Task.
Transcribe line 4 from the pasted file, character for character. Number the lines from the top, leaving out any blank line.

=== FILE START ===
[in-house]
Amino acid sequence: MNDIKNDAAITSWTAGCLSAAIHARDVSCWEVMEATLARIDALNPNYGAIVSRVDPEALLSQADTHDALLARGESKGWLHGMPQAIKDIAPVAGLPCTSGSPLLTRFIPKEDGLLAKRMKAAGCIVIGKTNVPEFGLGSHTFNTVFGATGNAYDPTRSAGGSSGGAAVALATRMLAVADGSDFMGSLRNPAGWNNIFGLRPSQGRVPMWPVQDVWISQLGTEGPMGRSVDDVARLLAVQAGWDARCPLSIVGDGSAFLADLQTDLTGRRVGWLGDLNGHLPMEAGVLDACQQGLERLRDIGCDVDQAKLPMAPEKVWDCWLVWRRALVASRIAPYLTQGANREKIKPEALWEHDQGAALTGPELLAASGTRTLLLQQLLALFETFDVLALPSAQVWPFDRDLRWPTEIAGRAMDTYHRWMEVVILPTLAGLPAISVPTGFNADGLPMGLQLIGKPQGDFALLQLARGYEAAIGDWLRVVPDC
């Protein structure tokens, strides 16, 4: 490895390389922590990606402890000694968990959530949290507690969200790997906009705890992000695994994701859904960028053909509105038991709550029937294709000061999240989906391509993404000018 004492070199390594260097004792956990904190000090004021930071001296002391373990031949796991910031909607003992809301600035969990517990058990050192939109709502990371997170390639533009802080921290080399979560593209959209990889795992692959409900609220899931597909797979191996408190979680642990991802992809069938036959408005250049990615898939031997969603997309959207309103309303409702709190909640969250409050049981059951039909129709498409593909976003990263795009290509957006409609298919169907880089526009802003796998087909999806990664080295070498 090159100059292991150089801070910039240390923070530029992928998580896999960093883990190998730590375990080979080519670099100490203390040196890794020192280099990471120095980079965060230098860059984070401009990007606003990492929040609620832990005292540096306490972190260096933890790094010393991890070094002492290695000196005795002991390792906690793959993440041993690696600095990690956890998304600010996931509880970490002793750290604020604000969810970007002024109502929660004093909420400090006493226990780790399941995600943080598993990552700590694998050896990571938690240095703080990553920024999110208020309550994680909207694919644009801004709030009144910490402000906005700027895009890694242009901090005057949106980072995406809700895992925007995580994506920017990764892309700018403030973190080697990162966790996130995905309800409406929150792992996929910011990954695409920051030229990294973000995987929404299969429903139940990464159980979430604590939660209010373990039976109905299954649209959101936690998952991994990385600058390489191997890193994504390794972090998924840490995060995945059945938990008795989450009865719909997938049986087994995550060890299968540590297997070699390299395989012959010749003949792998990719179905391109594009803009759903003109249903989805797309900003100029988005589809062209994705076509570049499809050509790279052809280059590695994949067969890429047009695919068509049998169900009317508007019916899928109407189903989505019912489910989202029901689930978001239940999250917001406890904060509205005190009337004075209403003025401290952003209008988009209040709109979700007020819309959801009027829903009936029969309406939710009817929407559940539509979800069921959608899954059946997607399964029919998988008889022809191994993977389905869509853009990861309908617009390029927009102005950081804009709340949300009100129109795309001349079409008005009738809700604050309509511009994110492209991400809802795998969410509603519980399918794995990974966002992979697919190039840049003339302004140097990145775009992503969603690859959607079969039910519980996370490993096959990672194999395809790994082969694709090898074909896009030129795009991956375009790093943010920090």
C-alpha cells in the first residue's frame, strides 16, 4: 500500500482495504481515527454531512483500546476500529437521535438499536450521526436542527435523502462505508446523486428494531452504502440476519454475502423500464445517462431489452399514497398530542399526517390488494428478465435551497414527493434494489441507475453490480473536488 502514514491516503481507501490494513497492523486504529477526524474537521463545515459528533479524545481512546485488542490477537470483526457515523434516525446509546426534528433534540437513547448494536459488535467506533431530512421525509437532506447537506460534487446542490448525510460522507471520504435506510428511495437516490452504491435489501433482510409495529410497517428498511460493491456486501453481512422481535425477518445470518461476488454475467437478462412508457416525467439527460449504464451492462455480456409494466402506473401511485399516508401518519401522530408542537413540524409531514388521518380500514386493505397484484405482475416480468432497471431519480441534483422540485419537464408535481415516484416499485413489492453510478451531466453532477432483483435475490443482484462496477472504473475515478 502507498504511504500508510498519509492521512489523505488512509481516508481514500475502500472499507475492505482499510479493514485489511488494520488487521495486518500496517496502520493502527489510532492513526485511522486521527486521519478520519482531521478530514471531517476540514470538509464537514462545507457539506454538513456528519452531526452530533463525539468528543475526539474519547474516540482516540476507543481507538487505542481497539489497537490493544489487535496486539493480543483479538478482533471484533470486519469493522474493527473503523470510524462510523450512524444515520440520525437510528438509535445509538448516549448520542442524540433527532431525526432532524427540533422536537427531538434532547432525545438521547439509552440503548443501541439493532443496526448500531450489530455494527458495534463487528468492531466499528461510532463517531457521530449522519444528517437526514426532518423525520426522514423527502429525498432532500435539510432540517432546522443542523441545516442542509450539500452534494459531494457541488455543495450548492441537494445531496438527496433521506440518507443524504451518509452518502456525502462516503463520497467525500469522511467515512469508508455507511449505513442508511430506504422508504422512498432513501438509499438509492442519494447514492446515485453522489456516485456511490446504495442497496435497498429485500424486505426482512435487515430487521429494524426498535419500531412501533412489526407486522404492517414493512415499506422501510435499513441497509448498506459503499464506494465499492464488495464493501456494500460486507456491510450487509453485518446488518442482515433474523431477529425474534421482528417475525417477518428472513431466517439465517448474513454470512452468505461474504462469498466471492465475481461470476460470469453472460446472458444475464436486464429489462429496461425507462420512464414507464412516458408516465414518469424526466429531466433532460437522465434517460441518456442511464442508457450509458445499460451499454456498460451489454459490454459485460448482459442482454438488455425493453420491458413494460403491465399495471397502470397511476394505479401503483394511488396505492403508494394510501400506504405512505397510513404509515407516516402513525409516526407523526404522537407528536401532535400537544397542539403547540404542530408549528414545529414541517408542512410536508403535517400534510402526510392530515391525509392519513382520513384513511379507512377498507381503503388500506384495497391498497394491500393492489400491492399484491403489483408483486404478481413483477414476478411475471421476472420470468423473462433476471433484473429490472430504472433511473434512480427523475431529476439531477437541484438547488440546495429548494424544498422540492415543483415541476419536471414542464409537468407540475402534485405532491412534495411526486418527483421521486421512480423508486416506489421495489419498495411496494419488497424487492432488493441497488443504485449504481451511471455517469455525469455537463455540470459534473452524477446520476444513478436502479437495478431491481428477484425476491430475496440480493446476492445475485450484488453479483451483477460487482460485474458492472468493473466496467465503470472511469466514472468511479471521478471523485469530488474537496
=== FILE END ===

C-alpha cells in the first residue's frame, strides 16, 4: 500500500482495504481515527454531512483500546476500529437521535438499536450521526436542527435523502462505508446523486428494531452504502440476519454475502423500464445517462431489452399514497398530542399526517390488494428478465435551497414527493434494489441507475453490480473536488 502514514491516503481507501490494513497492523486504529477526524474537521463545515459528533479524545481512546485488542490477537470483526457515523434516525446509546426534528433534540437513547448494536459488535467506533431530512421525509437532506447537506460534487446542490448525510460522507471520504435506510428511495437516490452504491435489501433482510409495529410497517428498511460493491456486501453481512422481535425477518445470518461476488454475467437478462412508457416525467439527460449504464451492462455480456409494466402506473401511485399516508401518519401522530408542537413540524409531514388521518380500514386493505397484484405482475416480468432497471431519480441534483422540485419537464408535481415516484416499485413489492453510478451531466453532477432483483435475490443482484462496477472504473475515478 502507498504511504500508510498519509492521512489523505488512509481516508481514500475502500472499507475492505482499510479493514485489511488494520488487521495486518500496517496502520493502527489510532492513526485511522486521527486521519478520519482531521478530514471531517476540514470538509464537514462545507457539506454538513456528519452531526452530533463525539468528543475526539474519547474516540482516540476507543481507538487505542481497539489497537490493544489487535496486539493480543483479538478482533471484533470486519469493522474493527473503523470510524462510523450512524444515520440520525437510528438509535445509538448516549448520542442524540433527532431525526432532524427540533422536537427531538434532547432525545438521547439509552440503548443501541439493532443496526448500531450489530455494527458495534463487528468492531466499528461510532463517531457521530449522519444528517437526514426532518423525520426522514423527502429525498432532500435539510432540517432546522443542523441545516442542509450539500452534494459531494457541488455543495450548492441537494445531496438527496433521506440518507443524504451518509452518502456525502462516503463520497467525500469522511467515512469508508455507511449505513442508511430506504422508504422512498432513501438509499438509492442519494447514492446515485453522489456516485456511490446504495442497496435497498429485500424486505426482512435487515430487521429494524426498535419500531412501533412489526407486522404492517414493512415499506422501510435499513441497509448498506459503499464506494465499492464488495464493501456494500460486507456491510450487509453485518446488518442482515433474523431477529425474534421482528417475525417477518428472513431466517439465517448474513454470512452468505461474504462469498466471492465475481461470476460470469453472460446472458444475464436486464429489462429496461425507462420512464414507464412516458408516465414518469424526466429531466433532460437522465434517460441518456442511464442508457450509458445499460451499454456498460451489454459490454459485460448482459442482454438488455425493453420491458413494460403491465399495471397502470397511476394505479401503483394511488396505492403508494394510501400506504405512505397510513404509515407516516402513525409516526407523526404522537407528536401532535400537544397542539403547540404542530408549528414545529414541517408542512410536508403535517400534510402526510392530515391525509392519513382520513384513511379507512377498507381503503388500506384495497391498497394491500393492489400491492399484491403489483408483486404478481413483477414476478411475471421476472420470468423473462433476471433484473429490472430504472433511473434512480427523475431529476439531477437541484438547488440546495429548494424544498422540492415543483415541476419536471414542464409537468407540475402534485405532491412534495411526486418527483421521486421512480423508486416506489421495489419498495411496494419488497424487492432488493441497488443504485449504481451511471455517469455525469455537463455540470459534473452524477446520476444513478436502479437495478431491481428477484425476491430475496440480493446476492445475485450484488453479483451483477460487482460485474458492472468493473466496467465503470472511469466514472468511479471521478471523485469530488474537496